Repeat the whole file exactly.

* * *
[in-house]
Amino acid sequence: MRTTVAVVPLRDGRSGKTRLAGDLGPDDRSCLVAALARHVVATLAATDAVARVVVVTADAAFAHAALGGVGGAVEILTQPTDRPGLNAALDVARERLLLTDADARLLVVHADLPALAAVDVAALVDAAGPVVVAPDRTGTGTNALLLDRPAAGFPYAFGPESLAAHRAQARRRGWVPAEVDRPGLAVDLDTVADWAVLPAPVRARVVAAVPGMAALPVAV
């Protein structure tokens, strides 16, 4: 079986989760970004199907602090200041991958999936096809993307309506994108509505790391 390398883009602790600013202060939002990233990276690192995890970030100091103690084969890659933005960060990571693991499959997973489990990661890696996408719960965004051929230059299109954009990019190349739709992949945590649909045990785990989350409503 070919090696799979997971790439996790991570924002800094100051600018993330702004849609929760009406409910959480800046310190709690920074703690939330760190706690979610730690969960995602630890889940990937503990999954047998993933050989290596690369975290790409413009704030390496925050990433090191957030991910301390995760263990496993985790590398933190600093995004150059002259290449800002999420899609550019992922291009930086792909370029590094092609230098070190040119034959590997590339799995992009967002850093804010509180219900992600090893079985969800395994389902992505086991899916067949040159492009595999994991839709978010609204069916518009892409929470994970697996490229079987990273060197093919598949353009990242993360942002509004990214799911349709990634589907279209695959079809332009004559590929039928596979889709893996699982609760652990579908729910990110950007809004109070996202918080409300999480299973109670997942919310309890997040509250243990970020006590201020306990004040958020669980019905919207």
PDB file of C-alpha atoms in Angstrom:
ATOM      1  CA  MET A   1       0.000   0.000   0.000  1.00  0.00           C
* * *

[in-house]
Amino acid sequence: MRTTVAVVPLRDGRSGKTRLAGDLGPDDRSCLVAALARHVVATLAATDAVARVVVVTADAAFAHAALGGVGGAVEILTQPTDRPGLNAALDVARERLLLTDADARLLVVHADLPALAAVDVAALVDAAGPVVVAPDRTGTGTNALLLDRPAAGFPYAFGPESLAAHRAQARRRGWVPAEVDRPGLAVDLDTVADWAVLPAPVRARVVAAVPGMAALPVAV
């Protein structure tokens, strides 16, 4: 079986989760970004199907602090200041991958999936096809993307309506994108509505790391 390398883009602790600013202060939002990233990276690192995890970030100091103690084969890659933005960060990571693991499959997973489990990661890696996408719960965004051929230059299109954009990019190349739709992949945590649909045990785990989350409503 070919090696799979997971790439996790991570924002800094100051600018993330702004849609929760009406409910959480800046310190709690920074703690939330760190706690979610730690969960995602630890889940990937503990999954047998993933050989290596690369975290790409413009704030390496925050990433090191957030991910301390995760263990496993985790590398933190600093995004150059002259290449800002999420899609550019992922291009930086792909370029590094092609230098070190040119034959590997590339799995992009967002850093804010509180219900992600090893079985969800395994389902992505086991899916067949040159492009595999994991839709978010609204069916518009892409929470994970697996490229079987990273060197093919598949353009990242993360942002509004990214799911349709990634589907279209695959079809332009004559590929039928596979889709893996699982609760652990579908729910990110950007809004109070996202918080409300999480299973109670997942919310309890997040509250243990970020006590201020306990004040958020669980019905919207």
PDB file of C-alpha atoms in Angstrom:
ATOM      1  CA  MET A   1       0.000   0.000   0.000  1.00  0.00           C